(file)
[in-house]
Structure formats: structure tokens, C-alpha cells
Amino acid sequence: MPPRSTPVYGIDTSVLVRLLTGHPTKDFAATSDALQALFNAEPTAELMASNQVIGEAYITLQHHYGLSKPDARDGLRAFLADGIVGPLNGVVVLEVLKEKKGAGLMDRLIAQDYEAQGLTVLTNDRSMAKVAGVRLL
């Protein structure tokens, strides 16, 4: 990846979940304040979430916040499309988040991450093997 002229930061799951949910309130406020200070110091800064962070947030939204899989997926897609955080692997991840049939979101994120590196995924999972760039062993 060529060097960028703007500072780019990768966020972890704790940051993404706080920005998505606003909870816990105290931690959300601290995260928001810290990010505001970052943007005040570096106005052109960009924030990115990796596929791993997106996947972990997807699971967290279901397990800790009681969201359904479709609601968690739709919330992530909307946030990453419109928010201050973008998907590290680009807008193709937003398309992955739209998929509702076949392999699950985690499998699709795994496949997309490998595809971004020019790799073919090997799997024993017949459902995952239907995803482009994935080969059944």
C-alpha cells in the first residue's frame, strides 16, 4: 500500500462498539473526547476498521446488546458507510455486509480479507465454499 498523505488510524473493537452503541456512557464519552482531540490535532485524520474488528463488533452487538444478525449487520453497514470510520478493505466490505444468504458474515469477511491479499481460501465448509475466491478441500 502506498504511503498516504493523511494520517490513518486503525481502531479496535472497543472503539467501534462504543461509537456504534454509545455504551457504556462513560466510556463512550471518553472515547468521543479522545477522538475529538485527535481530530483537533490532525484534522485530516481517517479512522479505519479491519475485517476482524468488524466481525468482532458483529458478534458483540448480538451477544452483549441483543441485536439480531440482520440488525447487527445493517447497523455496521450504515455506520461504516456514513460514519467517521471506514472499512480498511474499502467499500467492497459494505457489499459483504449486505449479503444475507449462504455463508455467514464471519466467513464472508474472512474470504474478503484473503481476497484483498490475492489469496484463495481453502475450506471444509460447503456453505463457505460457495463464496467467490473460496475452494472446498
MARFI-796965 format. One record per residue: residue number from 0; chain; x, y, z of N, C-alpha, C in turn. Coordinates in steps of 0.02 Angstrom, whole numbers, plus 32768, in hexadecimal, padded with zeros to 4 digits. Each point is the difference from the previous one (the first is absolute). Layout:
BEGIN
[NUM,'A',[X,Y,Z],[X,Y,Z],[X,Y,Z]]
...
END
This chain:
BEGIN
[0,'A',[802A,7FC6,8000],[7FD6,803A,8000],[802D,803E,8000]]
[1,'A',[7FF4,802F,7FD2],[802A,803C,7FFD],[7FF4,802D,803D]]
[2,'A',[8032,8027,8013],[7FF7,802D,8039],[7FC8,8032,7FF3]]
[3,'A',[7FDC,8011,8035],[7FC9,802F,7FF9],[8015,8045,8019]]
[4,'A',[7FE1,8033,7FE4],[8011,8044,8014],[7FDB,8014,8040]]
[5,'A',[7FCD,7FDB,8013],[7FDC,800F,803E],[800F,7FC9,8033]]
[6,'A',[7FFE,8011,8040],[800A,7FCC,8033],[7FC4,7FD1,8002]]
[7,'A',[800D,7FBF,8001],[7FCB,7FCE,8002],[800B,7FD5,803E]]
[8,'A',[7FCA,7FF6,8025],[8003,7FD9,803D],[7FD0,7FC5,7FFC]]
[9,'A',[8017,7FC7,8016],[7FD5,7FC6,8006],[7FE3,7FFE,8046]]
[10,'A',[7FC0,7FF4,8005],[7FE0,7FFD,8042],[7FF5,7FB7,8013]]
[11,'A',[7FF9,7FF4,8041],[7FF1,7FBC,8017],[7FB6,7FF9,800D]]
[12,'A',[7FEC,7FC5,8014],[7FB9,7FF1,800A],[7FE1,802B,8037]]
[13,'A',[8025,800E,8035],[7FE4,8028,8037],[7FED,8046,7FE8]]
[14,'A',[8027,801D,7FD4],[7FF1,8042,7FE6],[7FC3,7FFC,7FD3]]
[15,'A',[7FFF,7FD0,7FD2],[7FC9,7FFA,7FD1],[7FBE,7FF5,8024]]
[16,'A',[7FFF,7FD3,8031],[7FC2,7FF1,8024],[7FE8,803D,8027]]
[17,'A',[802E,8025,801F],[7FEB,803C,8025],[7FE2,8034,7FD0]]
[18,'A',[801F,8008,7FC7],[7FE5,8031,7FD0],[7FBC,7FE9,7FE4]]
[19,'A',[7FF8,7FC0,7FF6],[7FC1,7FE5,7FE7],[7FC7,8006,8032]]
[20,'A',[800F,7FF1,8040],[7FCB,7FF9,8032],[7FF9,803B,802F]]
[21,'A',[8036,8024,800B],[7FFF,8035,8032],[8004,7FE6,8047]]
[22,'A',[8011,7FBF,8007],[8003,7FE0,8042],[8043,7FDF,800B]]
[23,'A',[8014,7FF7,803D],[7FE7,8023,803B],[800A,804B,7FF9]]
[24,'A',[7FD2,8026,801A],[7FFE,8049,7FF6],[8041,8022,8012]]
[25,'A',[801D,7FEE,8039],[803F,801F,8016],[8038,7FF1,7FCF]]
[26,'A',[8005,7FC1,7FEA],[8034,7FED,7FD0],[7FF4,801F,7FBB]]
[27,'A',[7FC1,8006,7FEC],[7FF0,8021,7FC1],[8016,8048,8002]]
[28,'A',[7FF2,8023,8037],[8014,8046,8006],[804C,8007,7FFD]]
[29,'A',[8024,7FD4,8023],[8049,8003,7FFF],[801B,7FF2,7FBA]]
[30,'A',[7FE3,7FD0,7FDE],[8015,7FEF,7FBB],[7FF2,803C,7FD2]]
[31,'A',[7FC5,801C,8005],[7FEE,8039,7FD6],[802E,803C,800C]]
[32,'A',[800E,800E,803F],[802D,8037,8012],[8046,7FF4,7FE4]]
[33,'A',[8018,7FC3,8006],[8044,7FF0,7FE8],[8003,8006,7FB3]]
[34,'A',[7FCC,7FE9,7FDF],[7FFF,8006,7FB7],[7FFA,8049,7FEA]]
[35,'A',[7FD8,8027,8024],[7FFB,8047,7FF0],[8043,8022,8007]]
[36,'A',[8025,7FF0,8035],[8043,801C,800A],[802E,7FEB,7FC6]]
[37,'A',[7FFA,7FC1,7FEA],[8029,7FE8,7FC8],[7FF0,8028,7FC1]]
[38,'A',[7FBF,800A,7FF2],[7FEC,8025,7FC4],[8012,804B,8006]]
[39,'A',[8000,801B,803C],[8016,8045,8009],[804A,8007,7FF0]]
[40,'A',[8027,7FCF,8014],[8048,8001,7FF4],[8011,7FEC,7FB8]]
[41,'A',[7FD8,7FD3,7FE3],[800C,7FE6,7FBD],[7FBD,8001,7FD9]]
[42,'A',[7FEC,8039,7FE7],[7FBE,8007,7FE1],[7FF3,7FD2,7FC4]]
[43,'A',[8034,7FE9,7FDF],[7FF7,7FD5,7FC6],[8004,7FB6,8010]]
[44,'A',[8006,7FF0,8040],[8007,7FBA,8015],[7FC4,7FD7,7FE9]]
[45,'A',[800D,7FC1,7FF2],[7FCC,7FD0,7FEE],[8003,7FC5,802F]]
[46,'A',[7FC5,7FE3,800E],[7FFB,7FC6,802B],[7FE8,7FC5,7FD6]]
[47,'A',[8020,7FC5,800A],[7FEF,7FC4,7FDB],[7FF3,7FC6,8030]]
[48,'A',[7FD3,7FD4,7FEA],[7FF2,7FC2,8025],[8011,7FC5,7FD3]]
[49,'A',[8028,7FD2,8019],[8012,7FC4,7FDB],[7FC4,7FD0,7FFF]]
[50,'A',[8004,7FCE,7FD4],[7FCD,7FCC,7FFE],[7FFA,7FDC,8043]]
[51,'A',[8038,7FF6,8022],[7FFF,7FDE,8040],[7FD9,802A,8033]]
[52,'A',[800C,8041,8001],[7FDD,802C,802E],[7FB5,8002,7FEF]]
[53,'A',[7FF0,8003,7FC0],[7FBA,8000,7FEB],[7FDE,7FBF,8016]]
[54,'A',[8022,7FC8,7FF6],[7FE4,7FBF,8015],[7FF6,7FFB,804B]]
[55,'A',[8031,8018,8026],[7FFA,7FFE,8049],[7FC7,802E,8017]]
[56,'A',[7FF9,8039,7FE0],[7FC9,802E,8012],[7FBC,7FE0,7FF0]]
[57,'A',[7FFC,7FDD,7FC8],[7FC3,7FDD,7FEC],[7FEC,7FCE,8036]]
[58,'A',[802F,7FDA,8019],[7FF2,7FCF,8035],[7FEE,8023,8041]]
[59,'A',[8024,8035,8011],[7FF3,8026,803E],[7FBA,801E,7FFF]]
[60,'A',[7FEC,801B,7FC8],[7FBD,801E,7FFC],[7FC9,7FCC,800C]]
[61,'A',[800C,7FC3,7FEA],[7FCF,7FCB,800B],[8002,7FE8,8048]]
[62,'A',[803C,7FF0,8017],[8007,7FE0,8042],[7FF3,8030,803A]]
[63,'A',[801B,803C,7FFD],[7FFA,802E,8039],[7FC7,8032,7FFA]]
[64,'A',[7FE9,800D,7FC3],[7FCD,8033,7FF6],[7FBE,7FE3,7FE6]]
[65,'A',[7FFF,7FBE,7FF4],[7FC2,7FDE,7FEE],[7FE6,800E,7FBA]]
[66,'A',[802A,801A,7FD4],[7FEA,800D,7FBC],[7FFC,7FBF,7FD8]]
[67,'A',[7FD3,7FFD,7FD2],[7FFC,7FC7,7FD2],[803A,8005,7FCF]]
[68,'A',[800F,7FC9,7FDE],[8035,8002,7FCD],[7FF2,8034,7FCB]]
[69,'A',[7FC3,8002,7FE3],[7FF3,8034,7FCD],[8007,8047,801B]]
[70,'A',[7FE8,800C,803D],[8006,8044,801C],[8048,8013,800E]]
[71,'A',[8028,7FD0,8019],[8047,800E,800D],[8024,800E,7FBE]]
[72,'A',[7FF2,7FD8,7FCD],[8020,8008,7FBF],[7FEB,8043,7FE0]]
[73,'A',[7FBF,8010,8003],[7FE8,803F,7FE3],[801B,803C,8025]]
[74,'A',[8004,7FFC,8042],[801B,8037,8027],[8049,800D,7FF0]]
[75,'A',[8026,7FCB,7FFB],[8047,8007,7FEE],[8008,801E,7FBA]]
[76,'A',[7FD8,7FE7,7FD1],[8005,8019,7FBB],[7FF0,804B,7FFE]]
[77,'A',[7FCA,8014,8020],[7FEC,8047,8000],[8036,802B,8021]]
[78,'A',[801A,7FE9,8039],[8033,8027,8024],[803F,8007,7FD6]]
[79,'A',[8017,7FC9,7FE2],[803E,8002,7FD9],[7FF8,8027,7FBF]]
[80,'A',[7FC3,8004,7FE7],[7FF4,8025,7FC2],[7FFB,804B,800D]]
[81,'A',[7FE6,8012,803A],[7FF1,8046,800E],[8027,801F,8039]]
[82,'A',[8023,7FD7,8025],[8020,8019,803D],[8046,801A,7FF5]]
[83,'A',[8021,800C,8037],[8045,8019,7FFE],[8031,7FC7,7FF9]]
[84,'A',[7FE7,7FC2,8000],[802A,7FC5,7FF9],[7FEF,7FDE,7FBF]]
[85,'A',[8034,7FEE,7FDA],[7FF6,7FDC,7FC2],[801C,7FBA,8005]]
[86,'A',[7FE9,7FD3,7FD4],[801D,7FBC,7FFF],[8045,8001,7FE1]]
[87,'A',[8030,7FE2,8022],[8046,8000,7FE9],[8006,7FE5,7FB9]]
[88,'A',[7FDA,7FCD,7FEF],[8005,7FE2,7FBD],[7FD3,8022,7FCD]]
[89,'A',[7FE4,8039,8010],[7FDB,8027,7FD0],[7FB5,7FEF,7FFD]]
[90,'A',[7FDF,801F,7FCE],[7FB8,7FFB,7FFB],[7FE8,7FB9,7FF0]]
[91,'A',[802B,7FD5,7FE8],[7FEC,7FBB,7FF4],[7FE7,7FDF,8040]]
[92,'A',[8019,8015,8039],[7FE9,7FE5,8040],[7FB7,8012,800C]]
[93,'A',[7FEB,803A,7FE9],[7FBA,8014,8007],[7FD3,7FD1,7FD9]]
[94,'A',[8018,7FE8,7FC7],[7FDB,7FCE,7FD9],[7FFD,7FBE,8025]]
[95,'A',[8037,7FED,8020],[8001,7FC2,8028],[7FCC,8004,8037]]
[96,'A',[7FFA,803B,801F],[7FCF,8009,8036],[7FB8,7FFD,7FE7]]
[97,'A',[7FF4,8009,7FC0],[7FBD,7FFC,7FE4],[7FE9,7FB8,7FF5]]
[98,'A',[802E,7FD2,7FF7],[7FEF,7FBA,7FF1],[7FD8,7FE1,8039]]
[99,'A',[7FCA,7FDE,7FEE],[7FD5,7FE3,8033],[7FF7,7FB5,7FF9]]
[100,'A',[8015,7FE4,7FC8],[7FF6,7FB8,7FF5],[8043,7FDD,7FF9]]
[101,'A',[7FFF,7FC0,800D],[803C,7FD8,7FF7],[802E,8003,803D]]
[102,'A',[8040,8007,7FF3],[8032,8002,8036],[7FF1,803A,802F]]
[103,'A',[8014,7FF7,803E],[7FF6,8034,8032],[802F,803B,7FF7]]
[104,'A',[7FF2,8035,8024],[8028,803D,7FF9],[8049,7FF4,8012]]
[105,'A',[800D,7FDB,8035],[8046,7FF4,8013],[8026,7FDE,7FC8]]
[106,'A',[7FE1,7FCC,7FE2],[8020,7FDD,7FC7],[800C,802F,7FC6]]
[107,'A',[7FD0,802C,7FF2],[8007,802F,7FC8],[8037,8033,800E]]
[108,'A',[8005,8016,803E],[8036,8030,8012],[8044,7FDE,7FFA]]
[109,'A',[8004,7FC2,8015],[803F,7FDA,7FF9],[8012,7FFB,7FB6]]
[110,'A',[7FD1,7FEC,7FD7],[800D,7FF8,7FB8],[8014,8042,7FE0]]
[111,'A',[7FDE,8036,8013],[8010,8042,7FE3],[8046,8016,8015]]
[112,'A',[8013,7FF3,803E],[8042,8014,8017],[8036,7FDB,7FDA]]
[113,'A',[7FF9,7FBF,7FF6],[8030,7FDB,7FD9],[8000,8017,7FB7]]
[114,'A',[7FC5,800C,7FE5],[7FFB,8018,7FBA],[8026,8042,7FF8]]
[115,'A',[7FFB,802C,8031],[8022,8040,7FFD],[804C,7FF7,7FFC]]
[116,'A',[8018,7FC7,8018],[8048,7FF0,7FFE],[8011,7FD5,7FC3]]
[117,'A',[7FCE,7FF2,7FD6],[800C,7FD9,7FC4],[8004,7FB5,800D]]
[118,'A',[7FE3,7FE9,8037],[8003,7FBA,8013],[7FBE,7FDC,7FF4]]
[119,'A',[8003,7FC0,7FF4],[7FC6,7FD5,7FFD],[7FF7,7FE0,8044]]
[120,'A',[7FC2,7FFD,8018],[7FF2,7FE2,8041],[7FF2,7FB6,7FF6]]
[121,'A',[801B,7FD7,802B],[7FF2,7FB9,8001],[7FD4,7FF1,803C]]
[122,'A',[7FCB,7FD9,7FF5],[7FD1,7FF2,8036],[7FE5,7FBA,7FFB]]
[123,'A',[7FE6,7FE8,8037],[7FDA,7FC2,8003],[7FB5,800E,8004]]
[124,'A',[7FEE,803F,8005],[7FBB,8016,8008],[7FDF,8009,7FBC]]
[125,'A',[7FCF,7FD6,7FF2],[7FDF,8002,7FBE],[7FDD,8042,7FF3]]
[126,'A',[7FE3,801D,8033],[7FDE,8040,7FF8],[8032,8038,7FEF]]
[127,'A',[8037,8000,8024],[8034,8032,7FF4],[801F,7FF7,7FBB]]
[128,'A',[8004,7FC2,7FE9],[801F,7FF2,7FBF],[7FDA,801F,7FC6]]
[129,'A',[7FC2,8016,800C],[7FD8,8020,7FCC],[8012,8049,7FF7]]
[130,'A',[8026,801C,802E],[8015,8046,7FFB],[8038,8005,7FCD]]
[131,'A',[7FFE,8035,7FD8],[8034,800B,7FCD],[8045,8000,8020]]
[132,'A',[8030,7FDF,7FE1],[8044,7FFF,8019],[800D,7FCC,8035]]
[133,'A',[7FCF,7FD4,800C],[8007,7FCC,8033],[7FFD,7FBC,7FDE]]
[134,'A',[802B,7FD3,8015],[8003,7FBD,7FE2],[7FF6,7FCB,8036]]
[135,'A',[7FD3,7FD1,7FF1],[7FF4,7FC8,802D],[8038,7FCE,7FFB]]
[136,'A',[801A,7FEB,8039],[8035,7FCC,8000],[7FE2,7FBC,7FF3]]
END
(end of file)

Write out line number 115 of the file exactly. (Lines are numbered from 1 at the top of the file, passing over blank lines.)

[102,'A',[8040,8007,7FF3],[8032,8002,8036],[7FF1,803A,802F]]